SWIR stands for short-wave infrared, which is a range of the infrared spectrum that spans wavelengths from approximately 0.9 to 1.7 micrometers. SWIR cameras are used in a variety of applications, including machine vision, semiconductor inspection, food inspection, solar panel inspection, and more.
An SWIR camera module is a compact, self-contained unit that contains all the necessary components for capturing SWIR images. This infrared camera module typically includes a SWIR sensor, optics, electronics, and software for processing and analyzing the images. SWIR camera modules are often used in applications where size, weight, and power consumption are critical, such as unmanned aerial vehicles (UAVs), handheld imagers, and portable surveillance systems.
The main differences between NIR and mid-infrared are the wavelength range and the other spectrum carrying information.
According to the wavelength, the infrared band can be divided into three different regions: the near-infrared region (0.75~2.5 μm), the mid-infrared region (2.5~25 μm), and the far-infrared region (25~1000 μm). Near-infrared is produced by the doubling and combining frequencies of molecules; mid-infrared belongs to the fundamental frequency vibration spectrum of molecules; far-infrared belongs to the rotation spectrum of molecules and the vibration spectrum of certain groups.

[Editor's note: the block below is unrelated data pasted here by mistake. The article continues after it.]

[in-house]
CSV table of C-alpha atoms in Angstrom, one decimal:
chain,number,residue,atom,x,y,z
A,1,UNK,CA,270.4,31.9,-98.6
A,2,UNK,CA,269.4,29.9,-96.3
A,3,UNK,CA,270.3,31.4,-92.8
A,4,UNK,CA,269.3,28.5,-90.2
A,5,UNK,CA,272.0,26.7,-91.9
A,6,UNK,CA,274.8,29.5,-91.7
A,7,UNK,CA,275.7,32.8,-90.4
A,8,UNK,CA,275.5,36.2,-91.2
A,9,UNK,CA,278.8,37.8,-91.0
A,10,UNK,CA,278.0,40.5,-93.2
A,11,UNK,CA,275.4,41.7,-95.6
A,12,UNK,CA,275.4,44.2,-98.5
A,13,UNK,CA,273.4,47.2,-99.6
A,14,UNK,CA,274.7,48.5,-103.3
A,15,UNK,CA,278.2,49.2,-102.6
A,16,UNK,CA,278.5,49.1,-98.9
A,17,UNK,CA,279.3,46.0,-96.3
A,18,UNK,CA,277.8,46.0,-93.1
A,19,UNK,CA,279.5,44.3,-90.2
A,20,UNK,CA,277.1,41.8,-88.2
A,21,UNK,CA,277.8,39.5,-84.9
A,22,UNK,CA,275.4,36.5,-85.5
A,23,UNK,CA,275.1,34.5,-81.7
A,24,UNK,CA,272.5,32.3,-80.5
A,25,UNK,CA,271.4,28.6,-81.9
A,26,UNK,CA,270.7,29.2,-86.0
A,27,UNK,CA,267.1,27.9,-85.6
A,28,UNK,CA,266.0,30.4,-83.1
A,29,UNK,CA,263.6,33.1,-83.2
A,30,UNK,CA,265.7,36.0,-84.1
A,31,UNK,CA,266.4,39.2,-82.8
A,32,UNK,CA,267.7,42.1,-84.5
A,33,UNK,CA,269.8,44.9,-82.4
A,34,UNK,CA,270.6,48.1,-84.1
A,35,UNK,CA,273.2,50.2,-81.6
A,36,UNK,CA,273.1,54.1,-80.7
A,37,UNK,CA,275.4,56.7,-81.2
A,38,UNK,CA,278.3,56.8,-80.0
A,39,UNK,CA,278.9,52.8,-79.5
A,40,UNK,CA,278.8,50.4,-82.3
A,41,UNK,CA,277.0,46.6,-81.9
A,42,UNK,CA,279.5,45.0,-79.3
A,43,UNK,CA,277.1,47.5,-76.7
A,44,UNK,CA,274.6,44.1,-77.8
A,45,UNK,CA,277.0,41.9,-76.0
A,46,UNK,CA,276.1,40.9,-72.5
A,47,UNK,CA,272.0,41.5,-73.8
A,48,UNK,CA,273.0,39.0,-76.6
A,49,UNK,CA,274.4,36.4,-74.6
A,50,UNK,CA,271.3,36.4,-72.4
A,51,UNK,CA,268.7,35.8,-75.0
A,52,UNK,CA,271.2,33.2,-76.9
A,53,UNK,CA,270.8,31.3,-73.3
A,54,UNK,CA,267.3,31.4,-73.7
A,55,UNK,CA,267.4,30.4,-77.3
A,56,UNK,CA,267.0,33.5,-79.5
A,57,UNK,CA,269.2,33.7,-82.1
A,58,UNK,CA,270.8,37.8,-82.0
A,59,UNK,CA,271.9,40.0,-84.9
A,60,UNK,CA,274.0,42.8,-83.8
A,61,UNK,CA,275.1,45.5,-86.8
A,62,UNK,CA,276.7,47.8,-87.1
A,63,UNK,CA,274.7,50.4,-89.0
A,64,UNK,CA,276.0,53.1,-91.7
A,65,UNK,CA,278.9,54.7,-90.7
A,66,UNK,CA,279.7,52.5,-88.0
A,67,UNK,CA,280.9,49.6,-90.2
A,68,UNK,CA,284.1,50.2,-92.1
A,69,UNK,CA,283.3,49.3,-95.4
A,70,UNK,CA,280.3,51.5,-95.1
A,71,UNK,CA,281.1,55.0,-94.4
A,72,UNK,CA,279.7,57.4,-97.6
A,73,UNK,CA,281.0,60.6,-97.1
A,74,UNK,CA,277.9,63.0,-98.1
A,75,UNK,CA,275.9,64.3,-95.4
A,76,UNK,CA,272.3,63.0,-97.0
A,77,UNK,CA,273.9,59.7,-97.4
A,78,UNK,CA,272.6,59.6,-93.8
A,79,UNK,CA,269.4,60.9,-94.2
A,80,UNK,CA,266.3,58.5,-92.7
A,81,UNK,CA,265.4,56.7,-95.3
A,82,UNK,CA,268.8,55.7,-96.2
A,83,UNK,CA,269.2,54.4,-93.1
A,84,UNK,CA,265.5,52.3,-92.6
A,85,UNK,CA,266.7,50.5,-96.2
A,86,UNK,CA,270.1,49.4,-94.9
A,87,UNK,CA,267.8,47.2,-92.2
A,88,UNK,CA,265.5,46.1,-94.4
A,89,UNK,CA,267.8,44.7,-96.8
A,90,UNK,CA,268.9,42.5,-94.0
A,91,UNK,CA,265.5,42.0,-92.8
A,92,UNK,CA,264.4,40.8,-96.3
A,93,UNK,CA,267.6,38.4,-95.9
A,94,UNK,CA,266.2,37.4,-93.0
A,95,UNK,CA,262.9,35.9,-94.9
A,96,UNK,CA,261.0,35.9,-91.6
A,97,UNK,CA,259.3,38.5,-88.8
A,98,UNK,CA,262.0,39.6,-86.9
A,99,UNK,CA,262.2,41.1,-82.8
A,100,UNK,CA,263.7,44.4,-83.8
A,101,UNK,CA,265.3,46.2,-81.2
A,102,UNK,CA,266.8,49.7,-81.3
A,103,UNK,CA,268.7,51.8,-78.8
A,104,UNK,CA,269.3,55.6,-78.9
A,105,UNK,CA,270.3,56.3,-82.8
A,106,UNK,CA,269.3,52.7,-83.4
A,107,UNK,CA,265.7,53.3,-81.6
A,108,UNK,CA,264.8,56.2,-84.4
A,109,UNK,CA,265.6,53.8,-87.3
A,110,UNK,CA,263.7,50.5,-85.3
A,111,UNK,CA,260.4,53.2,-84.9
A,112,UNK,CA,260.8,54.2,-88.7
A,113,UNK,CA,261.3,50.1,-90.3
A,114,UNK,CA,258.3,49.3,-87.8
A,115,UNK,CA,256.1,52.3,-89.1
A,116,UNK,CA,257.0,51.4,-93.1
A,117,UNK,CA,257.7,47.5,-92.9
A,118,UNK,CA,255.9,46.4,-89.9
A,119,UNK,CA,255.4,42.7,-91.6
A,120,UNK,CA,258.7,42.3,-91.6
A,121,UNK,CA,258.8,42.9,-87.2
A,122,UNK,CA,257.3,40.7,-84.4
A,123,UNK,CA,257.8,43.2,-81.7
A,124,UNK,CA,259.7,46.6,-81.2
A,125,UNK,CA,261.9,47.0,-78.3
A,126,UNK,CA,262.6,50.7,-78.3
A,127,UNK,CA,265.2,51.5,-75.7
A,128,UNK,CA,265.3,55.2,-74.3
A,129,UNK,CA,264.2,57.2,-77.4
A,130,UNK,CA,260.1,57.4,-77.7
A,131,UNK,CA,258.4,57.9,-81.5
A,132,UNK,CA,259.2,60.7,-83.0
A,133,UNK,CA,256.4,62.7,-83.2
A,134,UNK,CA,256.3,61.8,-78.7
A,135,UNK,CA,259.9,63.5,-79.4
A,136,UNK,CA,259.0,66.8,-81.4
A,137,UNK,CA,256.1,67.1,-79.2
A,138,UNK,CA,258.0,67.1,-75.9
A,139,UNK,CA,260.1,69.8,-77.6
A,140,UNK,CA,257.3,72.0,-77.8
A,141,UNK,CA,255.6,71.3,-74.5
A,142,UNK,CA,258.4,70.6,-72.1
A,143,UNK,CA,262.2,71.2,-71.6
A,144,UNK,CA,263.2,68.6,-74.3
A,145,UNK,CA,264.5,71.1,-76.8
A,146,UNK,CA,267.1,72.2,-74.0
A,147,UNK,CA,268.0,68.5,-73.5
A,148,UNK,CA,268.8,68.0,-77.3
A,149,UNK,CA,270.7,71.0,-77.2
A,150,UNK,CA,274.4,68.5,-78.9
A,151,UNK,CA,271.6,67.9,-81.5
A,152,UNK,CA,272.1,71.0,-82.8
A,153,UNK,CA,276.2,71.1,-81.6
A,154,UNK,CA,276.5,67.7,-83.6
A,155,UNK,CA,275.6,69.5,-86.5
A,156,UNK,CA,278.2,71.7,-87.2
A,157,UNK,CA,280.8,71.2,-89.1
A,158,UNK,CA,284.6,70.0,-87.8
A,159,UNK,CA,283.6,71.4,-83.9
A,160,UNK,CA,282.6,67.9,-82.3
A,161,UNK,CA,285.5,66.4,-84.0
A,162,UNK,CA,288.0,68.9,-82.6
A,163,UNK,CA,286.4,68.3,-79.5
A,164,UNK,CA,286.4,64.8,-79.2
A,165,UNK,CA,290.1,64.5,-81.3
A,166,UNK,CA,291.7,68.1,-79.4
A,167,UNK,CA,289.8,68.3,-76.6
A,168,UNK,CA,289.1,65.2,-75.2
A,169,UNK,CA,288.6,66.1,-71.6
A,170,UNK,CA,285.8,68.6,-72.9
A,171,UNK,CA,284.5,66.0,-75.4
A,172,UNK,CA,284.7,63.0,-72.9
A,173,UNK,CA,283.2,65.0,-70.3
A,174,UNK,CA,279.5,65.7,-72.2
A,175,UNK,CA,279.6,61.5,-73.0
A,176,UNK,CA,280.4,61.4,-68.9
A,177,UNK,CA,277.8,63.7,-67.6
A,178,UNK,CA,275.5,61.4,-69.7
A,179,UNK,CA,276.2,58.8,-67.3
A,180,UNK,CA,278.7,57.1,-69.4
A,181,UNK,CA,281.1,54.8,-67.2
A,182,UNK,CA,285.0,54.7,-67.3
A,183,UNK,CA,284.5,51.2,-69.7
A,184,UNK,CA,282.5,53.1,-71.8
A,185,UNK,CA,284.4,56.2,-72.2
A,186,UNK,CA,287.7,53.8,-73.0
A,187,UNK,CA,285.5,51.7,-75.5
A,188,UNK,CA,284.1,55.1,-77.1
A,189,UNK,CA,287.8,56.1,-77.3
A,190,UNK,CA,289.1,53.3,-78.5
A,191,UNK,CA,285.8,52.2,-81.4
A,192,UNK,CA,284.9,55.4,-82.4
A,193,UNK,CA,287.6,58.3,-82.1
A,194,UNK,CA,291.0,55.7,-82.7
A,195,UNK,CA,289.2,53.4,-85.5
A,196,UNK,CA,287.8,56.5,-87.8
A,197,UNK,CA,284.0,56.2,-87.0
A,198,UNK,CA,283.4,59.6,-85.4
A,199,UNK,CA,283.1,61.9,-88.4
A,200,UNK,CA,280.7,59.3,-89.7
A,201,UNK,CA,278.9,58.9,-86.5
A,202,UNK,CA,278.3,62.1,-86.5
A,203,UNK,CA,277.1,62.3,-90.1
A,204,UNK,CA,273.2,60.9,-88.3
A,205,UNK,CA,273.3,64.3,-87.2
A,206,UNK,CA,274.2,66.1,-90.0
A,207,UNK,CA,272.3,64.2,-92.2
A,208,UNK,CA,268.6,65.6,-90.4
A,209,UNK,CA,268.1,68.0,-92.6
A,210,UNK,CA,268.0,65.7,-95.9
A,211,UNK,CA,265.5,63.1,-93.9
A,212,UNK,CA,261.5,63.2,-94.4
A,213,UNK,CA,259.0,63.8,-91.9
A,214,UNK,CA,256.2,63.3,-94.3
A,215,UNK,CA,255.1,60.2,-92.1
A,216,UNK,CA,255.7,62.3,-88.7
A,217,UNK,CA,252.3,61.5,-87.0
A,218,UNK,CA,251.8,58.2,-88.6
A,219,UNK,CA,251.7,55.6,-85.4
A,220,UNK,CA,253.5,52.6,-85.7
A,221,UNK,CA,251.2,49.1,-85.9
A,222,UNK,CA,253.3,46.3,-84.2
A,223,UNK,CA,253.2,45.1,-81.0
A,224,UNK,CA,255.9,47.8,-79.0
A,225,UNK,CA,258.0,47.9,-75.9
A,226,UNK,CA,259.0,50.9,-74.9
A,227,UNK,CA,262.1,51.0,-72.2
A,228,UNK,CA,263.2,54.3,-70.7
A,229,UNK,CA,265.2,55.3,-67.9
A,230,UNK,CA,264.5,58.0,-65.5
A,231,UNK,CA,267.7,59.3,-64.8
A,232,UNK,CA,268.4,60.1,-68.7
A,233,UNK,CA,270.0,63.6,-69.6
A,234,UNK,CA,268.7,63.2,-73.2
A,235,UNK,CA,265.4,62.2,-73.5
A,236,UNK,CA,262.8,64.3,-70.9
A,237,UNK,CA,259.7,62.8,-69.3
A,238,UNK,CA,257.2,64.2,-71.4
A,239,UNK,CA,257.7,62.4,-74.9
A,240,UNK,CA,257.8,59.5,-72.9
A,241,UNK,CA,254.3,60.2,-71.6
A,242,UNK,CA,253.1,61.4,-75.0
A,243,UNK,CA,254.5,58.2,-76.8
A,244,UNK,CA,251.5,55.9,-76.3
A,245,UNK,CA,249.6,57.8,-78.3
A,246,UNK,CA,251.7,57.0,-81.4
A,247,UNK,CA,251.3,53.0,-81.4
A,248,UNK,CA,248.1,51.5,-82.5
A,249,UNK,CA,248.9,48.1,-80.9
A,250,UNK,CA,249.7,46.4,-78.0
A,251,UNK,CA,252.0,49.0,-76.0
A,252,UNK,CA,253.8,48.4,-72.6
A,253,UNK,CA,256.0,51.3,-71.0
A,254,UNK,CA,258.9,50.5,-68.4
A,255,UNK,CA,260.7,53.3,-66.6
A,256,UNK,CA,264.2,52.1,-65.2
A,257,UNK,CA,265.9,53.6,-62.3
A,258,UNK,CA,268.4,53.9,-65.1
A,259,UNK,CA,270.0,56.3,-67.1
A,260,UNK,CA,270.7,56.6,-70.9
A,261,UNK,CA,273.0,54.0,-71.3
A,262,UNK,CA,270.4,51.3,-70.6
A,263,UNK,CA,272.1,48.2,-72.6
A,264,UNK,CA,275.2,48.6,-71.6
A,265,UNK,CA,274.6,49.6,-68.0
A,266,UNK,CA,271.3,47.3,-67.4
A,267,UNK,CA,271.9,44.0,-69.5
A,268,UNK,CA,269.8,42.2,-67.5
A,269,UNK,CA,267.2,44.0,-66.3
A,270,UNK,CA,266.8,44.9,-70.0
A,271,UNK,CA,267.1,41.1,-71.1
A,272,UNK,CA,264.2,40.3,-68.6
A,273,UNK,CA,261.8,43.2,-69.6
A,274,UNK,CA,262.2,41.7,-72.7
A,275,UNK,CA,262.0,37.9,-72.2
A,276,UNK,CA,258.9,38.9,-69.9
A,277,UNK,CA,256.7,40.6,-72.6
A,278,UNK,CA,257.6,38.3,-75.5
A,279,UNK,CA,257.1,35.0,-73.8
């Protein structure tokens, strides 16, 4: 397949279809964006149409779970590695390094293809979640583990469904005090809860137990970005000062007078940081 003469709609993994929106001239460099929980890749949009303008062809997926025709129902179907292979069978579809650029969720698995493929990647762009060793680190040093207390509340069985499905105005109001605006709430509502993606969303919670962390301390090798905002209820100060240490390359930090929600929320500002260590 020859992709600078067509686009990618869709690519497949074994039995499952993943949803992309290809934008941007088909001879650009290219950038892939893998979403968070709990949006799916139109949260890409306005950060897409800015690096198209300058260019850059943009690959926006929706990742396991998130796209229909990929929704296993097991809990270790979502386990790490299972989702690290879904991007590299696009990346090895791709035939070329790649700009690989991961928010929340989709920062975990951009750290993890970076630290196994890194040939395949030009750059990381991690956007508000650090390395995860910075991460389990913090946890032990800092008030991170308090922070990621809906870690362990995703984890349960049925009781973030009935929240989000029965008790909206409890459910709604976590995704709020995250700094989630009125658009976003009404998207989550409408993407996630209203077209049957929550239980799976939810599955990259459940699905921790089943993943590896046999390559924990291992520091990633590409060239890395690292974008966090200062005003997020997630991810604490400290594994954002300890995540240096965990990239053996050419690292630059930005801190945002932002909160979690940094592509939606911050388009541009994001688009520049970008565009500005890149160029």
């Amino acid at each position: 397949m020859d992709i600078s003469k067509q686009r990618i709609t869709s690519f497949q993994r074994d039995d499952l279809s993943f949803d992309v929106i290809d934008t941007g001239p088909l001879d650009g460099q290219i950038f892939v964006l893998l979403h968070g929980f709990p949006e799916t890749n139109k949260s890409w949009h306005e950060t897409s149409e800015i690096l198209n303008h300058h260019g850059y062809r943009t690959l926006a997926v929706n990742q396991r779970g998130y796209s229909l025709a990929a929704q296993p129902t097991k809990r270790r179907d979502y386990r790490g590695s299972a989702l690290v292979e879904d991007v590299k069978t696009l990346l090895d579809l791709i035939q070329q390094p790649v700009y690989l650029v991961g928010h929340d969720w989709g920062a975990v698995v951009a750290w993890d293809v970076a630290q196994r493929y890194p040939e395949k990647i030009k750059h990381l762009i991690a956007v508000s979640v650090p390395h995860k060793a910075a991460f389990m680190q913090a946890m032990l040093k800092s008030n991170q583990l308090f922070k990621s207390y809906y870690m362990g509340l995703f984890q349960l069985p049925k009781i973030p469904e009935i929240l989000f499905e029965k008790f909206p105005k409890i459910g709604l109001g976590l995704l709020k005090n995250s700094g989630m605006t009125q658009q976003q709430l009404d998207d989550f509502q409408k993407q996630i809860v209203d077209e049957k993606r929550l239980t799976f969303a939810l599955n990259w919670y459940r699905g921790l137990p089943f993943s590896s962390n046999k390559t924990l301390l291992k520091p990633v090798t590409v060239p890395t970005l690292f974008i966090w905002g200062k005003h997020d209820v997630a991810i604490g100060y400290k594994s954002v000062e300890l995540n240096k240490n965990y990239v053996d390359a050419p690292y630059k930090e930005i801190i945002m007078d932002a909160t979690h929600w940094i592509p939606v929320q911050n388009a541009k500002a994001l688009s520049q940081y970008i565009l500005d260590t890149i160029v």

Lens for SWIR In contrast to Mid-Wave Infrared (MWIR) and Long-Wave Infrared (LWIR) light, which are emitted by the object itself, SWIR light is similar to visible light in that photons are reflected or absorbed by an object, providing a strong contrast required for high-resolution imaging. Natural SWIR emitters such as ambient starlight and background radiance (nightglow) provide excellent illumination for nighttime outdoor imaging.
Using a lens that has been designed, optimized, and coated specifically for the SWIR wavelength range is essential. Images with a lower resolution and more optical aberrations will be produced by employing a visible spectrum-specific lens. Since SWIR wavelengths travel through optical components like windows, lenses, and glass, designed for SWIR can be made using the same methods as visible parts, which makes it possible to use protective windows and filters in a system and lowers the cost of making them.
SWIR can be used for a lot of applications that are hard or impossible to do with visible light. Water vapor, fog, and some materials, like silicon, are transparent when imaged using SWIR. Additionally, using SWIR, colors that appear nearly identical in the visible can be distinguished easily.
Electronic board inspection, solar cell inspection, produce inspection, identifying and sorting, surveillance, counterfeit detection, and process quality control are just a few of the many uses for SWIR imaging.
In various areas of industry and research, SWIR cameras are utilized for inspection, quality control, identification, detection, surveillance, and other purposes. Here we sum up certain applications where the SWIR range is ordinarily utilized. Every day, new applications are discovered.
By imaging beyond the visible spectrum, short-wave infrared cameras enable a variety of new applications or enhance existing machine vision systems. For instance, enabling users to see through surfaces that are not transparent to the human eye enables them to comprehend underlying characteristics like fill levels, concealed moisture, or tamper-resistant security codes.